9.43 Read the followng extract from an article entitled 'Coopers is ale and hearty for growth' by Christopher Russell (The Advertiser, 1 June 2013, p. 67) and then answer the questions that follow.
COOPERS Brewery is looking for new licence deals and interstate sales to sustain the growth it has recorded over the past two decades. Coopers managing director Tim Cooper said the company was about to conclude 20 years of continuous growth at an average 9.9 per cent a year. 'It is going to be harder (as the base grows) but we reckon there's still scope to keep growing our volumes,' he said.
'We may never reach 10 per cent of the national market, but we certainly think we can get to 7 per cent. It may take us another 10 years but we think we can get there.' Coopers accounts for per cent of the total national volume.
'We'd like to expand the portfolio even though there are fewer opportunities because of consolidation in the industry globally, ' Dr Cooper said. Coopers has the licence to brew for the Carlsberg group, based in Germany, and Japan's Sapporo.
The state's biggest beer maker, SA Brewing, is owned by Lion, which has partnerships with Anheuser-Busch Inbev and Heineken—the biggest and third biggest beer companies in the world. Australia's other major player, Carlton and United Breweries, is owned by SABMiller, the world's second biggest. Carlsberg, which includes the Kronenbourg label, is fourth globally.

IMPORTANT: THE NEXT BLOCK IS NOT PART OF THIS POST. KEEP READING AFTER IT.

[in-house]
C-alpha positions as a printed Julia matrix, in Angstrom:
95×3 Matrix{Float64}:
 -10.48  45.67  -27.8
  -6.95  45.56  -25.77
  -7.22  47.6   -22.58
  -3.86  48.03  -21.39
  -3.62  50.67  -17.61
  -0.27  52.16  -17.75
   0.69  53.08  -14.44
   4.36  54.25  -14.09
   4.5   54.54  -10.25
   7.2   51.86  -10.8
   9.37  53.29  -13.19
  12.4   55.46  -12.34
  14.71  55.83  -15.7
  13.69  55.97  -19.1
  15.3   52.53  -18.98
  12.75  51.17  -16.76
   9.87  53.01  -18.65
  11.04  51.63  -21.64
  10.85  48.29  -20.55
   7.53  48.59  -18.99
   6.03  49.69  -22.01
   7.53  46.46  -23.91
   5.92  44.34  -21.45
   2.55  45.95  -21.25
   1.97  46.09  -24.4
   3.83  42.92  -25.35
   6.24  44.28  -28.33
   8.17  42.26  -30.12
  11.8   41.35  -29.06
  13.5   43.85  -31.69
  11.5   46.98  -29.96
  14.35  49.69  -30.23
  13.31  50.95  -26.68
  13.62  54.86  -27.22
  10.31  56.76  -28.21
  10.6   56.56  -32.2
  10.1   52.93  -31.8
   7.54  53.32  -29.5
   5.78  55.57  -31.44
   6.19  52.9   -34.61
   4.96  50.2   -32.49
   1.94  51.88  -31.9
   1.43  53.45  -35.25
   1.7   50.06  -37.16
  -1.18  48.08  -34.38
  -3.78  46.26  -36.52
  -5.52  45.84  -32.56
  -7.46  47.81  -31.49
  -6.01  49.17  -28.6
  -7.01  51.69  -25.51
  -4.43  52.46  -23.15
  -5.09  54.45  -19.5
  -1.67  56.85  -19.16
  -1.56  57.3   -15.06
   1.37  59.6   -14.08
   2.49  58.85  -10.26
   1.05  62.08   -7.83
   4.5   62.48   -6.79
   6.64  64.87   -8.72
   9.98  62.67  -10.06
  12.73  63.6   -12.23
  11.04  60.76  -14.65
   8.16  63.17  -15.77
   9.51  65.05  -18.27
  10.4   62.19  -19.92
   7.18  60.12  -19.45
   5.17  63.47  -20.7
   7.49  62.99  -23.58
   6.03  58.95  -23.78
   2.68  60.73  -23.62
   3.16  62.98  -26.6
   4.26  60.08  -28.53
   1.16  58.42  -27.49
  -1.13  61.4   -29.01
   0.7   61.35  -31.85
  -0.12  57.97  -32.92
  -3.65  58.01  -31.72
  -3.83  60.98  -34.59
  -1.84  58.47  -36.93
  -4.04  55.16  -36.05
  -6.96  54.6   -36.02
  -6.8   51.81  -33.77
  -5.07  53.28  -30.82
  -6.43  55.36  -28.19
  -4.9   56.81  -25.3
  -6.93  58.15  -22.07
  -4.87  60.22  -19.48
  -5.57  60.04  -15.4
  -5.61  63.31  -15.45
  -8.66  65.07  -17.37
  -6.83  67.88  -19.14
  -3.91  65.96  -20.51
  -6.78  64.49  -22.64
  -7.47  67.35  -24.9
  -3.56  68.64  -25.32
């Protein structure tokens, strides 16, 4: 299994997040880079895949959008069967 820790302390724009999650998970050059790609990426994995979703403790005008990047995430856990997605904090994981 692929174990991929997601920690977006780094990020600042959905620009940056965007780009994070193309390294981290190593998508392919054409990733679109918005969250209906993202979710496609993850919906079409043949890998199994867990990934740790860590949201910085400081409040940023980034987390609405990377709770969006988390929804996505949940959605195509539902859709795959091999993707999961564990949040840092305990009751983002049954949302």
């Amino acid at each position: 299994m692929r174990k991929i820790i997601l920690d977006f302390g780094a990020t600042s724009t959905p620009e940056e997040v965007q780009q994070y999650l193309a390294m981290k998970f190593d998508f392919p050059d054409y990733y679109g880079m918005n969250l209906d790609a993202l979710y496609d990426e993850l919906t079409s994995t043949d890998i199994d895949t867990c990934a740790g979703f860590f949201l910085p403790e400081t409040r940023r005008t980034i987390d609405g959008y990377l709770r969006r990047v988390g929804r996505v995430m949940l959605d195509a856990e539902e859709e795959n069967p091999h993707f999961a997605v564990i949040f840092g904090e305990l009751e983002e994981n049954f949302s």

Dr Cooper was speaking as the company this week published an updated edition of a book tracing the Coopers history. It Shows Coopers' production hit a low point of 11 million litres a year in 1992—93 after four years of decline.
Since then the brewer has chalked up an increase every year to be on target for about 70 million litres a year now. Profits, while not as linear have grown from an after-tax loss of nearly S2 million in 1222—93 to a record S27.3 million for 2011—12.
'We're going along pretty well this year but we don't know yet exactly where we'll end up,' Dr Cooper said. 'Our volumes are up and our profitability has improved.'
'We've had an increase in our Coopers beer volume but more than 50 per cent of the extra volume is coming from the new arrangement to brew for Carlsberg and Kronenbourg.’
(a) HOW would a brewery company account for the social costs created by alC0h01 abuse?
(b) Should a brewery company account for the social costs created by alcohol abuse?
(c) Would GDP be positively or negatively affected by costs that arise from alcohol abuse? (Such costs might include those that arise from alcohol-related accidents and alcohol-related crime.) LO 9.5, 9. 11